Are Oats Good for You?


| 4/15/2015 12:14:00 PM


Tags: Chelsea Clark, Washington, Oats,

Are Oats Good for You

I have fond memories of sitting down to the kitchen table with my mom to eat oatmeal when I was little. I was the youngest of three kids, and these morning bowls of oatmeal were something that we shared, just the two of us, after my older brothers had left for school. It wasn’t something we did every day, but I remember it vividly because I liked getting to pour my own milk to make it creamy and I loved mixing in (probably a few too many) spoonfuls of brown sugar to make it taste just right.

Years later, I still enjoy oatmeal as a hearty, filling breakfast from time to time. I now replace the brown sugar with alternative sweeteners (or I skip it all together), and I like to add healthy nuts, berries, or other additions like flax seed to my oatmeal to make my meal more wholesome. But why are oats good for you in the first place?

Why Are Oats Good for You?

Oats are rich in protein, vitamins (like vitamin E), antioxidants, and fiber, making them a good food to start your day off with.[1,2] One of the reasons oats are believed to be so healthy is that they contain an especially important form of fiber, called β-glucan, which has a wide range of health benefits. This kind of fiber is thought to help contribute to lowering cholesterol, controlling blood sugar, and many other positive effects in the body.[3] Oats also have significant antioxidant and anti-inflammatory capabilities, which helps to keep the body healthy and fight disease.[1]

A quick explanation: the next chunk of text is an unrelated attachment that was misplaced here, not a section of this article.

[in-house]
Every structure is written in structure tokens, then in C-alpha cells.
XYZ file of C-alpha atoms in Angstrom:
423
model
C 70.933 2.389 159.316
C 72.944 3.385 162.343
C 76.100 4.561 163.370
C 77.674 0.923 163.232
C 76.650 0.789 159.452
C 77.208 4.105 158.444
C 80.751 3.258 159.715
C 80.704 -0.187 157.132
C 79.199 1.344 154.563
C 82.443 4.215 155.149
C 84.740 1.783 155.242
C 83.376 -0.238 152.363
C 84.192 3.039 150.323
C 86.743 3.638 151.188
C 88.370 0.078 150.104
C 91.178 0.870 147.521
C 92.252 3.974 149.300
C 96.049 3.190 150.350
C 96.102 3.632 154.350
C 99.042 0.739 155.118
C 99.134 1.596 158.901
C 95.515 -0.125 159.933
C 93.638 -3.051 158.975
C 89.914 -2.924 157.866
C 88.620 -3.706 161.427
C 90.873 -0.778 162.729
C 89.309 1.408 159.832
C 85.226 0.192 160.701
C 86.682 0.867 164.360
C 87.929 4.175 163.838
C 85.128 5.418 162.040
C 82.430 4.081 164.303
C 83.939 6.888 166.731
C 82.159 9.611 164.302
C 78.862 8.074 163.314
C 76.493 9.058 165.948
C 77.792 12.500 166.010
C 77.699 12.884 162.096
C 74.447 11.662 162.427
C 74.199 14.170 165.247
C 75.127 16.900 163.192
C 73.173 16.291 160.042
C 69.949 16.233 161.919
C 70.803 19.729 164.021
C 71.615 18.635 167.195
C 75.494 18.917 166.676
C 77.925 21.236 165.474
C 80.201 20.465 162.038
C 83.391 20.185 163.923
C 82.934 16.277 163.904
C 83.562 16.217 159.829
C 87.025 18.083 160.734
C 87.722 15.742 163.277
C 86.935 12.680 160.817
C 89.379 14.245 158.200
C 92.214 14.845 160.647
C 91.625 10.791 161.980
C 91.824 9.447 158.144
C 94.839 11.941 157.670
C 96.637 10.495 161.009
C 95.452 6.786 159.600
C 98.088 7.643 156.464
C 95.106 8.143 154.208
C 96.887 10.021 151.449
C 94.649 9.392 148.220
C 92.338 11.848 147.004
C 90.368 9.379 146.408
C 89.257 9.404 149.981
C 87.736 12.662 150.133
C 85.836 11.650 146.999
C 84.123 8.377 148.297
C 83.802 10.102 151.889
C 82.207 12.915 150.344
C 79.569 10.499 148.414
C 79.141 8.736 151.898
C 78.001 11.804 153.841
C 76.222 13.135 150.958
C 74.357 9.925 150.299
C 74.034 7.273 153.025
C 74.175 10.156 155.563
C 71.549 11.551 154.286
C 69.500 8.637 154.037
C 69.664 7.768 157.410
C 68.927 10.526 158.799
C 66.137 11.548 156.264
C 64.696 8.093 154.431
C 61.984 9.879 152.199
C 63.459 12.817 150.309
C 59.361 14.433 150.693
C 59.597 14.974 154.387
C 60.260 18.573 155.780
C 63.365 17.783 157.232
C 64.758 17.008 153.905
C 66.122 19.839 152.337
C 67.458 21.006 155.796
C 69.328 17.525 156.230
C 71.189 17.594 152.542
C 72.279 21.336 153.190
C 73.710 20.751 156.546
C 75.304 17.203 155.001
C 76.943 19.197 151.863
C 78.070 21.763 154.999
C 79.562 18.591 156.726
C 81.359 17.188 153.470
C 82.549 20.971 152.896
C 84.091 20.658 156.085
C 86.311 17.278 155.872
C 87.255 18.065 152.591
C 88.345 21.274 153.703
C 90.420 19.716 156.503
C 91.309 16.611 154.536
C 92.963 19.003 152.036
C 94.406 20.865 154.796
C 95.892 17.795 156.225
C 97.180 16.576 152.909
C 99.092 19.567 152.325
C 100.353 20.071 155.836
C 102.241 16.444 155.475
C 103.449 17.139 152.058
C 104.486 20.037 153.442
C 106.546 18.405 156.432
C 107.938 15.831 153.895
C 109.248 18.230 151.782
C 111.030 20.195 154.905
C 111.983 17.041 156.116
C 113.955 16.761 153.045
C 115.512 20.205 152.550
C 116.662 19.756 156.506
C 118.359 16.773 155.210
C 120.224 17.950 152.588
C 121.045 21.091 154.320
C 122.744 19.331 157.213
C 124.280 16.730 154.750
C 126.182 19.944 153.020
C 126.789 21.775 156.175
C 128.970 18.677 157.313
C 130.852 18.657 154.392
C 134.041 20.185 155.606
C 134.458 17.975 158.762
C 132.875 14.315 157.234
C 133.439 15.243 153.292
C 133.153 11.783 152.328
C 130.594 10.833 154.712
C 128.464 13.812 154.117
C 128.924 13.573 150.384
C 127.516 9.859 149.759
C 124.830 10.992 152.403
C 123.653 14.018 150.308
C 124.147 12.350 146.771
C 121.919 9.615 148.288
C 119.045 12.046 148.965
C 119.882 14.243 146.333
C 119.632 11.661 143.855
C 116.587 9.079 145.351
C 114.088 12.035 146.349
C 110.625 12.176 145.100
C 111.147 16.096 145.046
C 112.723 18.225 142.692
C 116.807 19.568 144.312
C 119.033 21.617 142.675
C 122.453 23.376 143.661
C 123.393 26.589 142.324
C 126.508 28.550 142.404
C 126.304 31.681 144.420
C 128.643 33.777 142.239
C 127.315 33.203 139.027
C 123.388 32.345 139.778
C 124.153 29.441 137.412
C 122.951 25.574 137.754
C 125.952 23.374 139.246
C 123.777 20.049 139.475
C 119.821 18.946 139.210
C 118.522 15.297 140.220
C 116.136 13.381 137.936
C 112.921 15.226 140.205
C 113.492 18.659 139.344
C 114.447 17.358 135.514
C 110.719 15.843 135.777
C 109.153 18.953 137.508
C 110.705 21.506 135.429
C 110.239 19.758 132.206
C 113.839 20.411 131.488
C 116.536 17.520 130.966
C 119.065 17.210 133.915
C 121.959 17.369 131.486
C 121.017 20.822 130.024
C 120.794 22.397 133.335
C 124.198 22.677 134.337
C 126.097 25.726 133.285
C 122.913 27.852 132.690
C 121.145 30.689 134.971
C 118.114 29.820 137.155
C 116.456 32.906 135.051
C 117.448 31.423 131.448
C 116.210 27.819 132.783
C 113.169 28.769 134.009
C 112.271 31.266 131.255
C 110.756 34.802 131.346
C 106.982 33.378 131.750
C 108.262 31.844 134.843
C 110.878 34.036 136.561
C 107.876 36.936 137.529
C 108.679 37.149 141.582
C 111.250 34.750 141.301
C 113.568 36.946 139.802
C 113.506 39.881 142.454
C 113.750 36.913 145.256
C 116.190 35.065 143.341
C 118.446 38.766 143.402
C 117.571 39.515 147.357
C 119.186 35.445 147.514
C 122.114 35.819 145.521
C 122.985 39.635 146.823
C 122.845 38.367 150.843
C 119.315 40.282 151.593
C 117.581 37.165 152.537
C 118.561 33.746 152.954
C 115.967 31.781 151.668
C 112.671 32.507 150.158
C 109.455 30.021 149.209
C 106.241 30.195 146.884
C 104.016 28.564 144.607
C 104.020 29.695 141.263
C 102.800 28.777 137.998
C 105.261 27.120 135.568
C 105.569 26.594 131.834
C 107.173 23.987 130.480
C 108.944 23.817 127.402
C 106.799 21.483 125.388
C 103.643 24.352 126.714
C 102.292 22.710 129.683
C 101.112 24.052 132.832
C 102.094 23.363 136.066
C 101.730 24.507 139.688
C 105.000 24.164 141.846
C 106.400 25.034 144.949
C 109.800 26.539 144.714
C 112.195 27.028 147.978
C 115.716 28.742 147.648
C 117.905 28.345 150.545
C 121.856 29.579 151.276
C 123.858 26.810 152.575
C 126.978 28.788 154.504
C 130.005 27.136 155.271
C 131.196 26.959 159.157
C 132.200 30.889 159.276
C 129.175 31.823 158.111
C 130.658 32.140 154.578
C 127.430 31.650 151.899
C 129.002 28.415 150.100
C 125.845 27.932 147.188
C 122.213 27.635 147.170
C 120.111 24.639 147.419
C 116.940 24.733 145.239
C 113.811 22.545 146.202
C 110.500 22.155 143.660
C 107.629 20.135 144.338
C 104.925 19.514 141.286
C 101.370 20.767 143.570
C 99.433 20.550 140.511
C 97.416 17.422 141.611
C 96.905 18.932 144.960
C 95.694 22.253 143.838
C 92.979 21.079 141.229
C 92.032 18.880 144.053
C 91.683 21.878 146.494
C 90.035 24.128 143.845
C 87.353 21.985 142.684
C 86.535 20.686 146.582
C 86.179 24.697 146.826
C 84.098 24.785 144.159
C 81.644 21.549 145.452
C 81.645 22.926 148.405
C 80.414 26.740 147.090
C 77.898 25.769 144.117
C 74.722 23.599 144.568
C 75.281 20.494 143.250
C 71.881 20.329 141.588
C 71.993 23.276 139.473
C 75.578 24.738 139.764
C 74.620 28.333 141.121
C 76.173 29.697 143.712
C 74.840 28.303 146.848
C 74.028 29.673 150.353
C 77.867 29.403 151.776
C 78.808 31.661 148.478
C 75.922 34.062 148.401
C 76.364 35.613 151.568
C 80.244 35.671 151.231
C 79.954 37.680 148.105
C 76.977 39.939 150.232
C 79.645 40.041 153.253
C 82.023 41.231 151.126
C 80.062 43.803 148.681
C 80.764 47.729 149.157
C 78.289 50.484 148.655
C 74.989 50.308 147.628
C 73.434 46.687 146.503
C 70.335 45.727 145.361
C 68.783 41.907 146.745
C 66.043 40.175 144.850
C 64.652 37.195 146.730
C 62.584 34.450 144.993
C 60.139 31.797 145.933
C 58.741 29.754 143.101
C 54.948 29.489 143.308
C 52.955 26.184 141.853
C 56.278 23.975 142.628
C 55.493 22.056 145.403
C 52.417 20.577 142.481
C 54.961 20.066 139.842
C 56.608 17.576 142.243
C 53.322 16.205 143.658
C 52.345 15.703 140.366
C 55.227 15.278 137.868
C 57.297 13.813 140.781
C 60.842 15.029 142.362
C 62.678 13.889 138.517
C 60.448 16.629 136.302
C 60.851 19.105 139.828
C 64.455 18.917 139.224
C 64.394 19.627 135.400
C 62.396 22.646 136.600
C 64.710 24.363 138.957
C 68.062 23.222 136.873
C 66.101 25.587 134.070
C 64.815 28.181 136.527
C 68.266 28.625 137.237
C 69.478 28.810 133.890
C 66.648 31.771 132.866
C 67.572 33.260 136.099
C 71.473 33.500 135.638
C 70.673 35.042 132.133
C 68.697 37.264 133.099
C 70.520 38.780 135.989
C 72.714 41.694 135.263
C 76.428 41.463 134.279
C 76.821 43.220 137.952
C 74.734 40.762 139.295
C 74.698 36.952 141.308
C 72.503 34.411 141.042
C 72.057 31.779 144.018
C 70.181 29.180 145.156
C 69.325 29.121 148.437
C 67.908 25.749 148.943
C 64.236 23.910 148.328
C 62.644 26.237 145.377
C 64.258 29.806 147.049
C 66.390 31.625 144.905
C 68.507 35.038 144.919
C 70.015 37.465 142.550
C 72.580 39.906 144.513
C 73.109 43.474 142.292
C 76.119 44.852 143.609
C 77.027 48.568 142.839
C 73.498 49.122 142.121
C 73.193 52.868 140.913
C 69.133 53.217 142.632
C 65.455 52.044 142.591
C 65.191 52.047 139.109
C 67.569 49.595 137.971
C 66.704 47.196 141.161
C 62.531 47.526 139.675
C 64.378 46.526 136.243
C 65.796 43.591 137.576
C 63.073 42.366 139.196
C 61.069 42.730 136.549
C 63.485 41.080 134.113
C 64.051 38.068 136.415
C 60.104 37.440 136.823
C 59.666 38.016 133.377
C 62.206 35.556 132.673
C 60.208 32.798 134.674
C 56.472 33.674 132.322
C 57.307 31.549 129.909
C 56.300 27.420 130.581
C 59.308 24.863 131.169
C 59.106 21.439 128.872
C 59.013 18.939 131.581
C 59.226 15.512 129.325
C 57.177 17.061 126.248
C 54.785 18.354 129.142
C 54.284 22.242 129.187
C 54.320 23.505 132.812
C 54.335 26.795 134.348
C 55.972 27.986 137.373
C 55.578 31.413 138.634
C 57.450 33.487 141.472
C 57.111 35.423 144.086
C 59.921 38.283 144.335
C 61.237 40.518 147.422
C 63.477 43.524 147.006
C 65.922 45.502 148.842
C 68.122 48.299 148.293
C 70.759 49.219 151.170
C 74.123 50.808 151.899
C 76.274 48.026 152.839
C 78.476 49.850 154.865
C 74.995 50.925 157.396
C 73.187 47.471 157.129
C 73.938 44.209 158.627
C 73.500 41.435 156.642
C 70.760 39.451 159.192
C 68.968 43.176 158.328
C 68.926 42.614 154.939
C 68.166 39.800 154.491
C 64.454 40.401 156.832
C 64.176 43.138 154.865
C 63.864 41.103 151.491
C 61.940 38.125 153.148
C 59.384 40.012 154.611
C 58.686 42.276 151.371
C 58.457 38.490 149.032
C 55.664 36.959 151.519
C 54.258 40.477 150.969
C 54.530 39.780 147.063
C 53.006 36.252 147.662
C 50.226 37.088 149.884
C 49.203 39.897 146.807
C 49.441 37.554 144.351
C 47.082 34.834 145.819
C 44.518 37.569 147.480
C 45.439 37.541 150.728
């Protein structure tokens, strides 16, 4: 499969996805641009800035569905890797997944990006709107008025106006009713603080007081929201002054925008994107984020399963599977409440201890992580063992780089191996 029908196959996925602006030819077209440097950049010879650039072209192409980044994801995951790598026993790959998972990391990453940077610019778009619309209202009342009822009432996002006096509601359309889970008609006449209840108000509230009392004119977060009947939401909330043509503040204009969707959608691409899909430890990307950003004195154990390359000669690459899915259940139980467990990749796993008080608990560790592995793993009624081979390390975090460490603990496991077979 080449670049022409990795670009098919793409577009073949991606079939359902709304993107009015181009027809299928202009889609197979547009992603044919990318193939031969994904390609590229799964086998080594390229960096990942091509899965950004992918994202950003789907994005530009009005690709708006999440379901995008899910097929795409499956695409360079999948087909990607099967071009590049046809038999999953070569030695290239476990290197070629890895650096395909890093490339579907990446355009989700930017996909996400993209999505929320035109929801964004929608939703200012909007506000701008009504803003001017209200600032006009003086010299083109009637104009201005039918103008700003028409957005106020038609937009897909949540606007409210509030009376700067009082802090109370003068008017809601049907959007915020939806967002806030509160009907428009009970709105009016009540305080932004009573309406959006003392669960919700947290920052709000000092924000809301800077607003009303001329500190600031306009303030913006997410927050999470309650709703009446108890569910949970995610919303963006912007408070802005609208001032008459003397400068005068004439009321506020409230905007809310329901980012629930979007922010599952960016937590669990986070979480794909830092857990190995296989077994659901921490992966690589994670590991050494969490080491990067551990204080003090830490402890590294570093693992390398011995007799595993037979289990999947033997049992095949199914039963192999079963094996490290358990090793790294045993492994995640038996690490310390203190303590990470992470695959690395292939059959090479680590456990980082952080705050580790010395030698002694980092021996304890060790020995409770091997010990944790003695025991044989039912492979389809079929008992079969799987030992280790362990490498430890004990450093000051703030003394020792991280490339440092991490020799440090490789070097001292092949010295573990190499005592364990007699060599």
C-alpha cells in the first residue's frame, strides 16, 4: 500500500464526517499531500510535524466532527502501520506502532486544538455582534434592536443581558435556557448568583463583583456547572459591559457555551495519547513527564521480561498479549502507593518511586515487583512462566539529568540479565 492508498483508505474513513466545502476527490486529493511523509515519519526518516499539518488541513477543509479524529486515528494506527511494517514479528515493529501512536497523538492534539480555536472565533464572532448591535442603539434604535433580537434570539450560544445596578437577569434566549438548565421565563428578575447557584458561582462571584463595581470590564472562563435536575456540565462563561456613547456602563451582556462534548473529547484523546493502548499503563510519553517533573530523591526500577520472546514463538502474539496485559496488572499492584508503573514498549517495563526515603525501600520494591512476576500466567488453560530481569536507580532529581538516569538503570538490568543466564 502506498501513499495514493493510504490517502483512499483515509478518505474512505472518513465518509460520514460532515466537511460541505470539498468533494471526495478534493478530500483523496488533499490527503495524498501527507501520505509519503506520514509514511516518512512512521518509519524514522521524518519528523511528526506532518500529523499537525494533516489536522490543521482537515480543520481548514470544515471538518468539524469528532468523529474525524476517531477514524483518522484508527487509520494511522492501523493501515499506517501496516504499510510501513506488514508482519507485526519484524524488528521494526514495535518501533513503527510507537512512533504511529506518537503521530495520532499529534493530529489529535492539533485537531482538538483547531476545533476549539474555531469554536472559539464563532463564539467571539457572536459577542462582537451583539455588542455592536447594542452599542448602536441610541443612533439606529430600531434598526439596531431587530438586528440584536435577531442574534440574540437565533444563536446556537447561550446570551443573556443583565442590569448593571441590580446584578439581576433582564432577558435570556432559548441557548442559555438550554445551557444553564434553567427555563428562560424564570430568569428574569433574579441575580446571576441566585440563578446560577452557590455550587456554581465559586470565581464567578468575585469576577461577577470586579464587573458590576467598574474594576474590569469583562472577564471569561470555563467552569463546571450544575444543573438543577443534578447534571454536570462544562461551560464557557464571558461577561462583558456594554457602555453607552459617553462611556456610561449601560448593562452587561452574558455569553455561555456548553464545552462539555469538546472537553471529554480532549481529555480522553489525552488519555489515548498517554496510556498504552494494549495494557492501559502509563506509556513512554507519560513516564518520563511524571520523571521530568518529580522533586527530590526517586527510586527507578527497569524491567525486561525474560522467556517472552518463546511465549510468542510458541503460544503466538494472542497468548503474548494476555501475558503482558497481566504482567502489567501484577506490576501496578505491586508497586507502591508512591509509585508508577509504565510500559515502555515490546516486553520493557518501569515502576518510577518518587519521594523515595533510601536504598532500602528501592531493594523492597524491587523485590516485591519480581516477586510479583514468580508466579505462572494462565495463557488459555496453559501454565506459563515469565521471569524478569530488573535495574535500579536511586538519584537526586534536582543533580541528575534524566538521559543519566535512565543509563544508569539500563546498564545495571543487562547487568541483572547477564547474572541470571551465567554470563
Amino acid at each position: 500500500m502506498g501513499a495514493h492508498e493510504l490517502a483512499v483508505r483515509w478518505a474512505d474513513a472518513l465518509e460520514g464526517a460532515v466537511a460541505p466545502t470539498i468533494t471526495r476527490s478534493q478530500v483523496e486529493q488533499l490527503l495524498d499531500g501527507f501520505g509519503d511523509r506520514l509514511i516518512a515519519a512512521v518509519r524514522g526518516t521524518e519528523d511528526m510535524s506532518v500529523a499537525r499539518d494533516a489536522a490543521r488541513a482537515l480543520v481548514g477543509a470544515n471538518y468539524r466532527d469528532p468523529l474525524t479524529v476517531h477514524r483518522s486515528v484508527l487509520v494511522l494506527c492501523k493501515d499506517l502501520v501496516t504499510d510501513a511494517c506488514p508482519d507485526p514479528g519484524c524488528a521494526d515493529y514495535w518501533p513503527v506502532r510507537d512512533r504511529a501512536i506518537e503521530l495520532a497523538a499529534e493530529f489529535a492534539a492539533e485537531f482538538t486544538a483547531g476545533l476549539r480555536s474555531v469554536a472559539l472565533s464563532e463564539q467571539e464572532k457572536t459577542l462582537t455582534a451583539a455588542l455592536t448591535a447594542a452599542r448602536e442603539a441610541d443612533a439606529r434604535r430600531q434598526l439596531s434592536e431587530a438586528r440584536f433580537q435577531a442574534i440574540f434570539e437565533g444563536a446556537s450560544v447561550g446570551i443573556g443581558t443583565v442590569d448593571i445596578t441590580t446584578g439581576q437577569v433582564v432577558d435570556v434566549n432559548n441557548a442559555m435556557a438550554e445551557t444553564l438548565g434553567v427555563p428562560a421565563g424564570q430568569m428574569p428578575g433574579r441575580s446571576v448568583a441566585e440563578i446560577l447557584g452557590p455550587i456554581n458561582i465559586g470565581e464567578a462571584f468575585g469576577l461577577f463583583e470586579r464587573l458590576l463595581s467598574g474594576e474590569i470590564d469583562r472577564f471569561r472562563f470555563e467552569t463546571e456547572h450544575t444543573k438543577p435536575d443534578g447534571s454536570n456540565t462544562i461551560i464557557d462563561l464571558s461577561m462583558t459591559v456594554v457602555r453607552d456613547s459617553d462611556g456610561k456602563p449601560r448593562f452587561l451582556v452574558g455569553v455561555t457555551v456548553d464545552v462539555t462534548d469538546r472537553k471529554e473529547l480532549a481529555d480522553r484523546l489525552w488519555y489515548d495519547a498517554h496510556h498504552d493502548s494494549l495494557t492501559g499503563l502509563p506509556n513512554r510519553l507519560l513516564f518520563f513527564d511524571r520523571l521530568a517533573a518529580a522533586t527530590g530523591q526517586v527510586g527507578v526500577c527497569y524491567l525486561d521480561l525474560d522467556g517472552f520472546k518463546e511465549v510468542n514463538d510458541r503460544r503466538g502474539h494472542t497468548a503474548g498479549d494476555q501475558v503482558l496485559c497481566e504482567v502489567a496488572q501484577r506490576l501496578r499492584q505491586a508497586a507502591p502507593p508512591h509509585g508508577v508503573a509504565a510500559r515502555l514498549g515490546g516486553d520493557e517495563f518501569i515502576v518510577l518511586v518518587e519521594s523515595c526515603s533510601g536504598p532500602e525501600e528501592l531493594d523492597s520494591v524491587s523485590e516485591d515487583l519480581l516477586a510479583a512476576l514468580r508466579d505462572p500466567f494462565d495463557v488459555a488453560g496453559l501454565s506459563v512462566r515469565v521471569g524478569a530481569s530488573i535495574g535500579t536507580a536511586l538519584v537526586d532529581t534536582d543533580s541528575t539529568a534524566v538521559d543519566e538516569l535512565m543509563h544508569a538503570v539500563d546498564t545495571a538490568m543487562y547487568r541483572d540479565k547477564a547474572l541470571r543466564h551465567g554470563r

Health Benefits of Eating More Oats

Whole grains, in general, and oats in particular have been linked to lower rates of disease, such as certain types of cancer, cardiovascular disease, and diabetes.[2,4,5] Some of the specific health benefits of oats include:

1. Lowering cholesterol. There are numerous studies showing that oats have a beneficial effect on cholesterol levels.[1,3,6-8] In one review of various studies, oats reduced cholesterol levels by and average 3 percent to 6 percent, correlating to a 6 percent to 18 percent decreased risk for heart disease. The beneficial effect on cholesterol levels seems to be particularly important for people with elevated cholesterol to begin with.[6] β-glucan fiber plays a large role in the cholesterol-lowering effects of oats, and their antioxidant capacity also helps by preventing the oxidation of lipids.[1]




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